Both HAV and HEV are endemic, with differing rates of infection in children and adults in this rural setting of the Brazilian Amazon. Anti-HEV prevalence was considerably higher than those previously reported in Brazil. The detection of HEV- specific IgM antibodies in four asymptomatic individuals is highly suggestive of the circulation of HEV in this rural population.
PMCID: PMC4152586  PMID: 25149658
Hepatitis A; Hepatitis E; Seroprevalence; Amazon basin
23.  Sarcoidosis in a 65-year-old woman presenting with a lung mass and pericardial effusion: a case report 
Sarcoidosis is a multi-systemic disorder of unknown origin and most commonly affects the lungs. Diagnosis relies on the presence of non-caseating granulomas on histologic specimens. In high-resolution computed tomography, the most characteristic findings are peribronchovascular thickening, perilymphatic nodular distribution, and bilateral hilar adenopathy. Confluent nodular opacities or large masses are rare manifestations of the disease. It is well recognized that sarcoidosis can mimic infectious, malignant, and granulomatous conditions. Here, we report a case with a high initial index of suspicion for lung malignancy in terms of clinical, lung imaging, and endoscopic findings.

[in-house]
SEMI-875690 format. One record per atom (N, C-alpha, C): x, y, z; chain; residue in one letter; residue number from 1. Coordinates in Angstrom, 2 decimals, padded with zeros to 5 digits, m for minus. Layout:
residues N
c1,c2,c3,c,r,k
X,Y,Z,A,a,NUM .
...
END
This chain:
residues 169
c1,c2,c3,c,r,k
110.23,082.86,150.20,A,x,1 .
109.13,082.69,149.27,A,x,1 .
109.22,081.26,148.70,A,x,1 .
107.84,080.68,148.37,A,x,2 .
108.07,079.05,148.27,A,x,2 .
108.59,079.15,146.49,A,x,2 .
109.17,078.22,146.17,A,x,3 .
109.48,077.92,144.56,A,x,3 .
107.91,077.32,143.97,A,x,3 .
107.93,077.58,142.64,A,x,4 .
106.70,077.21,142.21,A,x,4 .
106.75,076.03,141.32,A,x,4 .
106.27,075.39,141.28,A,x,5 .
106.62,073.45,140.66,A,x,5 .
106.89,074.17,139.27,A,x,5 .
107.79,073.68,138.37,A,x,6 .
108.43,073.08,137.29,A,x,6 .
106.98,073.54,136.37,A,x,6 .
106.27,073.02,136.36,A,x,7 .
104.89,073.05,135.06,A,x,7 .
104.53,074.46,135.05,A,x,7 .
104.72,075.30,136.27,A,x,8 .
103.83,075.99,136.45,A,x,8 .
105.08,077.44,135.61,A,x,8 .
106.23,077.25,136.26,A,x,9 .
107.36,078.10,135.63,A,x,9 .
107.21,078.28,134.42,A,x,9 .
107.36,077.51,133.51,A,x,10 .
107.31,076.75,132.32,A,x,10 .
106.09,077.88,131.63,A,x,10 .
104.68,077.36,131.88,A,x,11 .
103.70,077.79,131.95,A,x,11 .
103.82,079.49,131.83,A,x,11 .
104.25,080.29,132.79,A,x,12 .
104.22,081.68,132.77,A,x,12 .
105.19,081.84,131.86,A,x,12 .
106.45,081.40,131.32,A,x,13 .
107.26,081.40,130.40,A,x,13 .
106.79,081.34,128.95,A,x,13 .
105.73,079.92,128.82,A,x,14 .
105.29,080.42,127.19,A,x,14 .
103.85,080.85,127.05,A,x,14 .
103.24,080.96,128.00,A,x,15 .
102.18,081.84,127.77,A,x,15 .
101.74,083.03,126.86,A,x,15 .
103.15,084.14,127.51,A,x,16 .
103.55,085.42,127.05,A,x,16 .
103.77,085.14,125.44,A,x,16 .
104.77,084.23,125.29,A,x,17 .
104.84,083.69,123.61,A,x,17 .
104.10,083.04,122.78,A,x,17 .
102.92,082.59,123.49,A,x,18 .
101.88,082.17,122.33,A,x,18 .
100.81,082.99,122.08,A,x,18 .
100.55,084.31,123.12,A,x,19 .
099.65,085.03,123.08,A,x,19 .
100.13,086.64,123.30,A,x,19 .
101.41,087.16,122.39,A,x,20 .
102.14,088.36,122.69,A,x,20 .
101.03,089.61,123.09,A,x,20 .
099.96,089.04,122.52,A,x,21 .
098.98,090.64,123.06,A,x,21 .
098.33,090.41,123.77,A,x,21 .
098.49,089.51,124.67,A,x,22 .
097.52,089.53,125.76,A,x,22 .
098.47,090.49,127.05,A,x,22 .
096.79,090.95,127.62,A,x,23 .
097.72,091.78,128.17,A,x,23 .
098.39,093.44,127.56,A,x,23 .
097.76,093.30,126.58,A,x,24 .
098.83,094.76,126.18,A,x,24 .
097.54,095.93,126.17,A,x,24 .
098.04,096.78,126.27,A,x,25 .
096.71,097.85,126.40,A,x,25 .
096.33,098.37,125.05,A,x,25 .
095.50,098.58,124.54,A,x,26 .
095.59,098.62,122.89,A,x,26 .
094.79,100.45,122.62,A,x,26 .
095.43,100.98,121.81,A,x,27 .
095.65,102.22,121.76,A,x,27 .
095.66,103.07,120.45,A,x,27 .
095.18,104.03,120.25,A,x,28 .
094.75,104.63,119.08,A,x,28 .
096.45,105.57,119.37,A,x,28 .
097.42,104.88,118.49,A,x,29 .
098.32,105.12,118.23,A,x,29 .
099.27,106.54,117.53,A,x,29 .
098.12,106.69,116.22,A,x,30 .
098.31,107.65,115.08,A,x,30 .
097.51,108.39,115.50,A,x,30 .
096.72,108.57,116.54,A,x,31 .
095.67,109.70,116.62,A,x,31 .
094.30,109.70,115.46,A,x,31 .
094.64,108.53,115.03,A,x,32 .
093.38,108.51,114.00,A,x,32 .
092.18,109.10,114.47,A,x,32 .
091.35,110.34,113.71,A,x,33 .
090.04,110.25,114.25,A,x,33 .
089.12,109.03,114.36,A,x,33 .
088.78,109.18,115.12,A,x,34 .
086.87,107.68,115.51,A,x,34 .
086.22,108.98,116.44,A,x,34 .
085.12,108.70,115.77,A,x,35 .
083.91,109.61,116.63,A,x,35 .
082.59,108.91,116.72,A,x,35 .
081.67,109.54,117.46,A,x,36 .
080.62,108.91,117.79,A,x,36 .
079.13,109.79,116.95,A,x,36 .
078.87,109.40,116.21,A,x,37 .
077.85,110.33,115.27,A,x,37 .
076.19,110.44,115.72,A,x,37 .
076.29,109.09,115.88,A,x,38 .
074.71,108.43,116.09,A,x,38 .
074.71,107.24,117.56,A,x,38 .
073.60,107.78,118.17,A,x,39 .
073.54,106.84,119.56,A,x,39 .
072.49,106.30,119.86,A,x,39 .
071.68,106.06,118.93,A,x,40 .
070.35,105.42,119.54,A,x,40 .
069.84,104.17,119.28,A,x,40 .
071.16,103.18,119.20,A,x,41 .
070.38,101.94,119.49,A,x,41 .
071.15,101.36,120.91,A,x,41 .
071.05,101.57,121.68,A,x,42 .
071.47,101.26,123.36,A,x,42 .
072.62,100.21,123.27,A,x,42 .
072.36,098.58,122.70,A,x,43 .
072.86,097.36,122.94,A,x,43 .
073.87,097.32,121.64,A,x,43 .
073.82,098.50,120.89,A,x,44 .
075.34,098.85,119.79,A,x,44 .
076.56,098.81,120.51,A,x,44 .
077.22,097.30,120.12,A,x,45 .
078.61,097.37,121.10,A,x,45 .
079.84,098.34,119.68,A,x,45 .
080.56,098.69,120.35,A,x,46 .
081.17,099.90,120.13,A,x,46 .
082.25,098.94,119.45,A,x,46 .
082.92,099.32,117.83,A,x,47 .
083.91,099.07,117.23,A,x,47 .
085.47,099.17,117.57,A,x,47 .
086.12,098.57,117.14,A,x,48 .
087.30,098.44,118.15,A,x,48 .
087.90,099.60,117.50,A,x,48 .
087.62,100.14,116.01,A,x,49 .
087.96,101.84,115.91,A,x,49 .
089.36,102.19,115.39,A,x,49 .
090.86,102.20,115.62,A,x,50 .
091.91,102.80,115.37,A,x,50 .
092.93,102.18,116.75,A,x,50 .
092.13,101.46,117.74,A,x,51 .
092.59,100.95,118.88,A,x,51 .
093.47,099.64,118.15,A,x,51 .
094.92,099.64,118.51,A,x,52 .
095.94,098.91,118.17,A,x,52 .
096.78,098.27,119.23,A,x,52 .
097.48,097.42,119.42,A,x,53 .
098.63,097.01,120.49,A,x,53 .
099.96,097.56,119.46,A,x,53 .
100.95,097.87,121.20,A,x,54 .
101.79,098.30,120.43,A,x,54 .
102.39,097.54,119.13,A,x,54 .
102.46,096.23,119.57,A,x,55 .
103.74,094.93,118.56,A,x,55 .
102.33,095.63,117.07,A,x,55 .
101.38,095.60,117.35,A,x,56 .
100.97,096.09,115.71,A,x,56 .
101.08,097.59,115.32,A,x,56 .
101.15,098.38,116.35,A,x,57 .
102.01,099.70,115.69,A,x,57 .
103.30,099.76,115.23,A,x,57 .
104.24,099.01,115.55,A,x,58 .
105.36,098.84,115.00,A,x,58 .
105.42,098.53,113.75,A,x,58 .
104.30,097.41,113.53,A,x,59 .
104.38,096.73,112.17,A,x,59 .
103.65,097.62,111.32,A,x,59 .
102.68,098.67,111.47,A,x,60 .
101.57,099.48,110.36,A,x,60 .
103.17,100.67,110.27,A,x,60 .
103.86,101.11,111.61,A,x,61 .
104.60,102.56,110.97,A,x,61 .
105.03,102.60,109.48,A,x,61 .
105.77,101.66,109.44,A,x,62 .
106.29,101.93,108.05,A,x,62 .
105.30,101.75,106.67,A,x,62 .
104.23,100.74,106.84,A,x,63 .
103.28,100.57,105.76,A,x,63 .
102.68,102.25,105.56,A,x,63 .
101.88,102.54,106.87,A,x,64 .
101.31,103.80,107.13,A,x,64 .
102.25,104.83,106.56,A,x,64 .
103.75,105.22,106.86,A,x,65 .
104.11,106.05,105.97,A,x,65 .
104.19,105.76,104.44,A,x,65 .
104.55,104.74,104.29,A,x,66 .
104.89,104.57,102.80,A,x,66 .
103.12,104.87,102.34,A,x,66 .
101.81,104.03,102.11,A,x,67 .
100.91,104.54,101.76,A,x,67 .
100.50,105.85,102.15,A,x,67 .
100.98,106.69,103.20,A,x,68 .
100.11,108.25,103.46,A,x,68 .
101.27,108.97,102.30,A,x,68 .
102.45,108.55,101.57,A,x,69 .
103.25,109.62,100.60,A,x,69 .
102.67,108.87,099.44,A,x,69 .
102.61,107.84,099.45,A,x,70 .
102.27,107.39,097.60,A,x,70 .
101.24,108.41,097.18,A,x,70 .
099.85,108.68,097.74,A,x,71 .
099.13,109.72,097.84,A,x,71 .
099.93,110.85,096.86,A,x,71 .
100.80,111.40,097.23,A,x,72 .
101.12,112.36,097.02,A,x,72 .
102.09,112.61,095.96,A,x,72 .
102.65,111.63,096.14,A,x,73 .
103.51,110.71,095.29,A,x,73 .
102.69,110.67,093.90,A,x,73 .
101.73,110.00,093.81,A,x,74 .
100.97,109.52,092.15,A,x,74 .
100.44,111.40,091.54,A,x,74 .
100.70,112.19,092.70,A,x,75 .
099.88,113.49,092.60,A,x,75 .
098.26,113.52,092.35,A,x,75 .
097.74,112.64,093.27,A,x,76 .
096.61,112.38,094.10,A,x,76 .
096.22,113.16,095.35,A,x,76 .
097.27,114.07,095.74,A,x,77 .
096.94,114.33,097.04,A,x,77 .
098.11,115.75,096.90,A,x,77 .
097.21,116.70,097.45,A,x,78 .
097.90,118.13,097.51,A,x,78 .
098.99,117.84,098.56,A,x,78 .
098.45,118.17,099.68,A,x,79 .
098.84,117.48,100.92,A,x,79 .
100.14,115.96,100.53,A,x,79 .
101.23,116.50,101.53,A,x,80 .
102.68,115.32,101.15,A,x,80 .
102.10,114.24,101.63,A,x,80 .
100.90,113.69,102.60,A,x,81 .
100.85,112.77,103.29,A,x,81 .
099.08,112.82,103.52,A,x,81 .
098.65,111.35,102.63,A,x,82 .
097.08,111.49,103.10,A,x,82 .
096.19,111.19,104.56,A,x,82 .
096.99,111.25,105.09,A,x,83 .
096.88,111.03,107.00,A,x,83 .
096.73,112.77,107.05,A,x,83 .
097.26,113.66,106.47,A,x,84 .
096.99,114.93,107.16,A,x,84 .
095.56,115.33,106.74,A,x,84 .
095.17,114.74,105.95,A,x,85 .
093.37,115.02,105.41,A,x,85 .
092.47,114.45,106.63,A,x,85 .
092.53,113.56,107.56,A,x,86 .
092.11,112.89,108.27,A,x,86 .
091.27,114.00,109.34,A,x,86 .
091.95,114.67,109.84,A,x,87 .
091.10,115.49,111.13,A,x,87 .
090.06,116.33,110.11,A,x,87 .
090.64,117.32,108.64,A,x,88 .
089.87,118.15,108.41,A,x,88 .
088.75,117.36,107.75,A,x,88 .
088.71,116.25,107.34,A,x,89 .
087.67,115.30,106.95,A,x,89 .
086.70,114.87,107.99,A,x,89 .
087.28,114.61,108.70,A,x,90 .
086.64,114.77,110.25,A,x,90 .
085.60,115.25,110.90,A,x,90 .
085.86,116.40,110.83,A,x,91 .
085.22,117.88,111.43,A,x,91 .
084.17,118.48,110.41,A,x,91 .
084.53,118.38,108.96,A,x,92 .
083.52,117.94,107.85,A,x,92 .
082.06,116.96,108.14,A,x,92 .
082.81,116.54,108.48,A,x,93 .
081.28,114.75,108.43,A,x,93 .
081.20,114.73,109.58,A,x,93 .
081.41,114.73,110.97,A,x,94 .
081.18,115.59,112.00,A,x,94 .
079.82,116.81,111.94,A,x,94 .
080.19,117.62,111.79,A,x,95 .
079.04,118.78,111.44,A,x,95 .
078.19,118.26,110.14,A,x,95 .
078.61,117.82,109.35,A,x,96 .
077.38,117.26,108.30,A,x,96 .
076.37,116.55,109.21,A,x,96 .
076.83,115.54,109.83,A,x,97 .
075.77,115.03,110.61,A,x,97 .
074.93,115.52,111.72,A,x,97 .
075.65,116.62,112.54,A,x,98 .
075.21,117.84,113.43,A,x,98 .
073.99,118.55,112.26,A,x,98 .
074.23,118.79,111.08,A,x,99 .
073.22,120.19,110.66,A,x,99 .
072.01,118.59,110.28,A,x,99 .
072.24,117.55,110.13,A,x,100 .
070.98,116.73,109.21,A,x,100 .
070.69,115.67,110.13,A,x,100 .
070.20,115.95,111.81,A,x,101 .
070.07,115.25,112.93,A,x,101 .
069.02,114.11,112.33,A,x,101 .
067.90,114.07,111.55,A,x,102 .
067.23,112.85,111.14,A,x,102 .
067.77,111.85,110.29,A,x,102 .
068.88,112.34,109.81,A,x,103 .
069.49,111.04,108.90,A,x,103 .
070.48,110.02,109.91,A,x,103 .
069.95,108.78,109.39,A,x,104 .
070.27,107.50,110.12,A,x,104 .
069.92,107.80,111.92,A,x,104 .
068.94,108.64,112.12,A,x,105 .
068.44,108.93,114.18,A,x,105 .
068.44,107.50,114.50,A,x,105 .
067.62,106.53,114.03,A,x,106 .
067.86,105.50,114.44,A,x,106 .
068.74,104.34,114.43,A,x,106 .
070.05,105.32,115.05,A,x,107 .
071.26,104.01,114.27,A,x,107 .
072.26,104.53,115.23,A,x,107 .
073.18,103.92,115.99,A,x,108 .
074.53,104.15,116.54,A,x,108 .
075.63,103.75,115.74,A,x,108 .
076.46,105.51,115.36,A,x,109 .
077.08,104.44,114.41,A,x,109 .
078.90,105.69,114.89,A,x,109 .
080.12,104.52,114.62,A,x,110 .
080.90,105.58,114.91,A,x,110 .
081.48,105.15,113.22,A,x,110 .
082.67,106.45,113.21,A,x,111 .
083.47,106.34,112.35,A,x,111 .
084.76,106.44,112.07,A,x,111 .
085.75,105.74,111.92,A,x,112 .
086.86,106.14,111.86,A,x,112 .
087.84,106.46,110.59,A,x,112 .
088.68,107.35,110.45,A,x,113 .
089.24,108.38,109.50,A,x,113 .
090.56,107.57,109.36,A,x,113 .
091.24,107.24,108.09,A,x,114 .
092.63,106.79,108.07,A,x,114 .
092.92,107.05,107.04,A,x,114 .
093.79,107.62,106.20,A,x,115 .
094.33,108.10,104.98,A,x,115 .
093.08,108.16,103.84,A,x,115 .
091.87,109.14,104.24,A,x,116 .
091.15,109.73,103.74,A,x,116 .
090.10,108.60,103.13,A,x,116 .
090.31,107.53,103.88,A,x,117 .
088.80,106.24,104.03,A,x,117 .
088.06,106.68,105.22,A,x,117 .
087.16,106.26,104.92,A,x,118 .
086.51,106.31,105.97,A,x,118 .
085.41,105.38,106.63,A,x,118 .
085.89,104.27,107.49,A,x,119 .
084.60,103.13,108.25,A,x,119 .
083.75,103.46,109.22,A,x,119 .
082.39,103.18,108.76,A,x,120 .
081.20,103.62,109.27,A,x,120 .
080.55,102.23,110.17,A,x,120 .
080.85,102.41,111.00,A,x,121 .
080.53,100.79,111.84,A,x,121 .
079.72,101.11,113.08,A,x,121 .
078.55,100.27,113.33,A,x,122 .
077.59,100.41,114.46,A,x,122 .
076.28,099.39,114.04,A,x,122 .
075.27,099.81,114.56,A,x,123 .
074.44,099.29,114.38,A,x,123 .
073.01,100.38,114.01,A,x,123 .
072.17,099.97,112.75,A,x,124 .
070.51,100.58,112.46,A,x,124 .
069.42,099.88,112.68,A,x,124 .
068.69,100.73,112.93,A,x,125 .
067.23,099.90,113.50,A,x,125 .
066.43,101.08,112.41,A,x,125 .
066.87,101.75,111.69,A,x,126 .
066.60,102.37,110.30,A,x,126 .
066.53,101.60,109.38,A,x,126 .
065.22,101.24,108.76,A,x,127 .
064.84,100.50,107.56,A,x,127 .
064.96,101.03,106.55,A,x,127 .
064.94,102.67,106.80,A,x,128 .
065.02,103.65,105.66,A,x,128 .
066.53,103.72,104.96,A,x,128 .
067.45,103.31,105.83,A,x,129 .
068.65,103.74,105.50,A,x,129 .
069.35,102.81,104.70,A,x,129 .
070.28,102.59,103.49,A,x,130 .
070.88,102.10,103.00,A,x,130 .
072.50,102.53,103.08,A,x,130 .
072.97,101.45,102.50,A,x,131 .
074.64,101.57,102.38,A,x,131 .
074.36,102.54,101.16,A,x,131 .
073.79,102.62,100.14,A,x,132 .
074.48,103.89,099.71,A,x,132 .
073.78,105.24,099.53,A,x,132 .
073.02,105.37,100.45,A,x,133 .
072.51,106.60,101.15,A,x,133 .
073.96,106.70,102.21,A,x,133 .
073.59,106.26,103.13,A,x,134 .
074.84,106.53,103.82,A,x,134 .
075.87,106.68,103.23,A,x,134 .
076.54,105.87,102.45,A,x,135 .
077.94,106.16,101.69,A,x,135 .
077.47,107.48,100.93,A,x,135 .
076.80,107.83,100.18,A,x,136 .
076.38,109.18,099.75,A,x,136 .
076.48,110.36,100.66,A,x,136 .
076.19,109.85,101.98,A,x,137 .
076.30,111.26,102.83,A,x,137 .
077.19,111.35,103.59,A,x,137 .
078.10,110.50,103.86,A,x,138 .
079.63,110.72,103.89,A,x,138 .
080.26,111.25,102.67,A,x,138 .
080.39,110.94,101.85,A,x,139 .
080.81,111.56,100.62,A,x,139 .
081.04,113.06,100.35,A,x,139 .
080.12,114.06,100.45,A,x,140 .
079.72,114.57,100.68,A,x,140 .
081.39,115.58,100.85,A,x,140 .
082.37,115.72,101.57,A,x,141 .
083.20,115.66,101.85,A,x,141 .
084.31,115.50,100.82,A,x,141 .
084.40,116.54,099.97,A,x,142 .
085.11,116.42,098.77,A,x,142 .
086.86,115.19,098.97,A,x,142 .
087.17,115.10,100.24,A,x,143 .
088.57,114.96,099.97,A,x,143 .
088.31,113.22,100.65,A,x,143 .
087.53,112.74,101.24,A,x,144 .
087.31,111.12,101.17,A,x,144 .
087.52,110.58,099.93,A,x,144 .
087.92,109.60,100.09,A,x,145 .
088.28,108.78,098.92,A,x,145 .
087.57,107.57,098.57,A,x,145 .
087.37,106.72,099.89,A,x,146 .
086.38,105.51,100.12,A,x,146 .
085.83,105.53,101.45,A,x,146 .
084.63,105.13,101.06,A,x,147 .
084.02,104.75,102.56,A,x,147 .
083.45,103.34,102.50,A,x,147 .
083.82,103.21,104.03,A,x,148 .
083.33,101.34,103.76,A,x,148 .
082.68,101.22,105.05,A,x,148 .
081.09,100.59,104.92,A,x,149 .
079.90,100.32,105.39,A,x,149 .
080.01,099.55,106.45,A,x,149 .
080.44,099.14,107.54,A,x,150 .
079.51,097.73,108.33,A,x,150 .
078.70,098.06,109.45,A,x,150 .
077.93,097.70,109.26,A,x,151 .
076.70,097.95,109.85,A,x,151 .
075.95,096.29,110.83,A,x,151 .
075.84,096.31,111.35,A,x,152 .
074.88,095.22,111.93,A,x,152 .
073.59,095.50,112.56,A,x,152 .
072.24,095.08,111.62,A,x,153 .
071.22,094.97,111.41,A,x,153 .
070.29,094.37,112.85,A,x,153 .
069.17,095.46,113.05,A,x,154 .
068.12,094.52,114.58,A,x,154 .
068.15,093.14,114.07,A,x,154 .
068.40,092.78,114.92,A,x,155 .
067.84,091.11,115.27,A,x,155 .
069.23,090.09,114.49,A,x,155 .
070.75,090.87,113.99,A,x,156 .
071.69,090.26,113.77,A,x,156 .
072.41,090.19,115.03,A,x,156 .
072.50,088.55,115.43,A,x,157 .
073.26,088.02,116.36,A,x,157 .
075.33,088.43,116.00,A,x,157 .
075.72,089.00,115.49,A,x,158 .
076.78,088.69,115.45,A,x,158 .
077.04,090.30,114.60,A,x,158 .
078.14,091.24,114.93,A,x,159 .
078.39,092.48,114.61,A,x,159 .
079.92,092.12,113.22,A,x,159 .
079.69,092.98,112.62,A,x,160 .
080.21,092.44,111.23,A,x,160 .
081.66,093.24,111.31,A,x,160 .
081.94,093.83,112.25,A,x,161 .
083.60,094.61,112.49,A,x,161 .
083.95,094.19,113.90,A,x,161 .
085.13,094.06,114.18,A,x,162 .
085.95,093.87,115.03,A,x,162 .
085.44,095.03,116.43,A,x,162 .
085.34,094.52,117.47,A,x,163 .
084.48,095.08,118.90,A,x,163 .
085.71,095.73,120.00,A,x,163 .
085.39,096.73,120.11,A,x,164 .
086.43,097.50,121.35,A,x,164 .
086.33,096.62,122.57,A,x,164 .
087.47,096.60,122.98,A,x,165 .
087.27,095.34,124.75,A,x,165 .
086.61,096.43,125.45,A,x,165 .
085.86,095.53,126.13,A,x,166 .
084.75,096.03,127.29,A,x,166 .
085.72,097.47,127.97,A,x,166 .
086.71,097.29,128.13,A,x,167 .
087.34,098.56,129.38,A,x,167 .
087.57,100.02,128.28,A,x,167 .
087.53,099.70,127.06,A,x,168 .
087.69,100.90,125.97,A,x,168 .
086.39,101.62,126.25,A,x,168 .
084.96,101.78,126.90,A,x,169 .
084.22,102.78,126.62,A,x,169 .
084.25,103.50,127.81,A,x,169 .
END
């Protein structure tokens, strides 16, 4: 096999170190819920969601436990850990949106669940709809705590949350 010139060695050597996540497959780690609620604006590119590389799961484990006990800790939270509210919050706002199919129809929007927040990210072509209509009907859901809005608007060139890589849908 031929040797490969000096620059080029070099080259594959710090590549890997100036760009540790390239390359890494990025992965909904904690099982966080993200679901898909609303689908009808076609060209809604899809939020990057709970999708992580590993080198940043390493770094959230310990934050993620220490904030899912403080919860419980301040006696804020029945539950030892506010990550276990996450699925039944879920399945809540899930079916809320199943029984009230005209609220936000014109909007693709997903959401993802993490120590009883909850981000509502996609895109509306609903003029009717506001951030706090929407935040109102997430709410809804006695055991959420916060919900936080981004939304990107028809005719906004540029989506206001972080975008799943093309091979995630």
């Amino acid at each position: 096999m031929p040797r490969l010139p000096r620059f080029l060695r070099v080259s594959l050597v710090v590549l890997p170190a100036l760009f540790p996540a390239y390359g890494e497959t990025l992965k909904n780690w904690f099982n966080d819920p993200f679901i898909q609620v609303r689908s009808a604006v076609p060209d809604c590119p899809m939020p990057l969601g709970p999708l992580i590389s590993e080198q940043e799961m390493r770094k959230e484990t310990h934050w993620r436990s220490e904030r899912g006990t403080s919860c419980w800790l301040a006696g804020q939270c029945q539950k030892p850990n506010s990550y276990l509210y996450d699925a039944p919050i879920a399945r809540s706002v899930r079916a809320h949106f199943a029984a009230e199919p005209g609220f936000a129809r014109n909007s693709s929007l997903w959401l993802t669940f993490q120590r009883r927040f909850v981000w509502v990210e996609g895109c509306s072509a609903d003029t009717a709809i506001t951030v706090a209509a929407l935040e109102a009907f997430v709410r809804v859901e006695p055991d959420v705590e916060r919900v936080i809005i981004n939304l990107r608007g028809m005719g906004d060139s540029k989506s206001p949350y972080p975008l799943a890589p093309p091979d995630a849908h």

Case presentation
A 65-year-old Caucasian woman, lifelong non-smoker with an unremarkable medical history, presented with a 10-month history of progressive breathlessness, dry cough, fatigue, arthralgias, and mild weight loss. The only significant clinical finding was bilateral enlargement of auxiliary lymph nodes. High-resolution computed tomography revealed a soft tissue density mass at the right hilum which was surrounding and narrowing airways and vascular components, nodules with vascular distribution, enlarged mediastinal lymph nodes, and pericardial effusion. Our patient underwent a bronchoscopy, which revealed the presence of submucosal infiltration and narrowing of the right upper bronchus. Endobronchial biopsies showed non-caseating granulomas. As local sarcoid reactions with non-caseating granulomas can be observed near tumors, our patient underwent video-assisted thoracoscopy and surgical removal of an auxiliary lymph node, both of which confirmed the presence of non-caseating granulomas and the diagnosis of sarcoidosis. She was treated with steroids with improvement of clinical and imaging findings. However, while on a maintenance dose, she presented with a pleural effusion, which, after the diagnostic work-up, proved to be sarcoidosis-related. Treatment with initially high doses of steroids plus a steroid-sparing agent led to resolution of the effusion.